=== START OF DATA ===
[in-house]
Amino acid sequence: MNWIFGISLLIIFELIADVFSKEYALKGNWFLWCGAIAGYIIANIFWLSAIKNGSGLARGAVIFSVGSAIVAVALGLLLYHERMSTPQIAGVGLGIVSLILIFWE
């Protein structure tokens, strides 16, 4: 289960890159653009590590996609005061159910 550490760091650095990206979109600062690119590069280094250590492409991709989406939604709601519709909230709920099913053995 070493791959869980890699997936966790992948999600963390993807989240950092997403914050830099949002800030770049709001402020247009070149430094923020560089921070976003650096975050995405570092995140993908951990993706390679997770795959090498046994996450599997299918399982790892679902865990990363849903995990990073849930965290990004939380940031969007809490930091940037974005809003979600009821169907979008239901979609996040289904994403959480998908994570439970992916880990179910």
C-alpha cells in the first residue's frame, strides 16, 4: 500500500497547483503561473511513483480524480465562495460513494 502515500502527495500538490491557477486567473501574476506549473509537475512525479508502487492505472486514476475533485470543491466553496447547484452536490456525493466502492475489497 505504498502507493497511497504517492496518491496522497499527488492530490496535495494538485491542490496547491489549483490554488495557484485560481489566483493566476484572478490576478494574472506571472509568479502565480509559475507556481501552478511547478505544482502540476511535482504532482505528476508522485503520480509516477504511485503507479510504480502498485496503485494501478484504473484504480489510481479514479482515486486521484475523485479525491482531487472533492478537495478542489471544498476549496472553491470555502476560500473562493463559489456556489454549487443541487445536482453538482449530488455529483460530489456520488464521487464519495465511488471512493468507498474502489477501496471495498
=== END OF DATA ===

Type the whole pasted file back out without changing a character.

[in-house]
Amino acid sequence: MNWIFGISLLIIFELIADVFSKEYALKGNWFLWCGAIAGYIIANIFWLSAIKNGSGLARGAVIFSVGSAIVAVALGLLLYHERMSTPQIAGVGLGIVSLILIFWE
């Protein structure tokens, strides 16, 4: 289960890159653009590590996609005061159910 550490760091650095990206979109600062690119590069280094250590492409991709989406939604709601519709909230709920099913053995 070493791959869980890699997936966790992948999600963390993807989240950092997403914050830099949002800030770049709001402020247009070149430094923020560089921070976003650096975050995405570092995140993908951990993706390679997770795959090498046994996450599997299918399982790892679902865990990363849903995990990073849930965290990004939380940031969007809490930091940037974005809003979600009821169907979008239901979609996040289904994403959480998908994570439970992916880990179910």
C-alpha cells in the first residue's frame, strides 16, 4: 500500500497547483503561473511513483480524480465562495460513494 502515500502527495500538490491557477486567473501574476506549473509537475512525479508502487492505472486514476475533485470543491466553496447547484452536490456525493466502492475489497 505504498502507493497511497504517492496518491496522497499527488492530490496535495494538485491542490496547491489549483490554488495557484485560481489566483493566476484572478490576478494574472506571472509568479502565480509559475507556481501552478511547478505544482502540476511535482504532482505528476508522485503520480509516477504511485503507479510504480502498485496503485494501478484504473484504480489510481479514479482515486486521484475523485479525491482531487472533492478537495478542489471544498476549496472553491470555502476560500473562493463559489456556489454549487443541487445536482453538482449530488455529483460530489456520488464521487464519495465511488471512493468507498474502489477501496471495498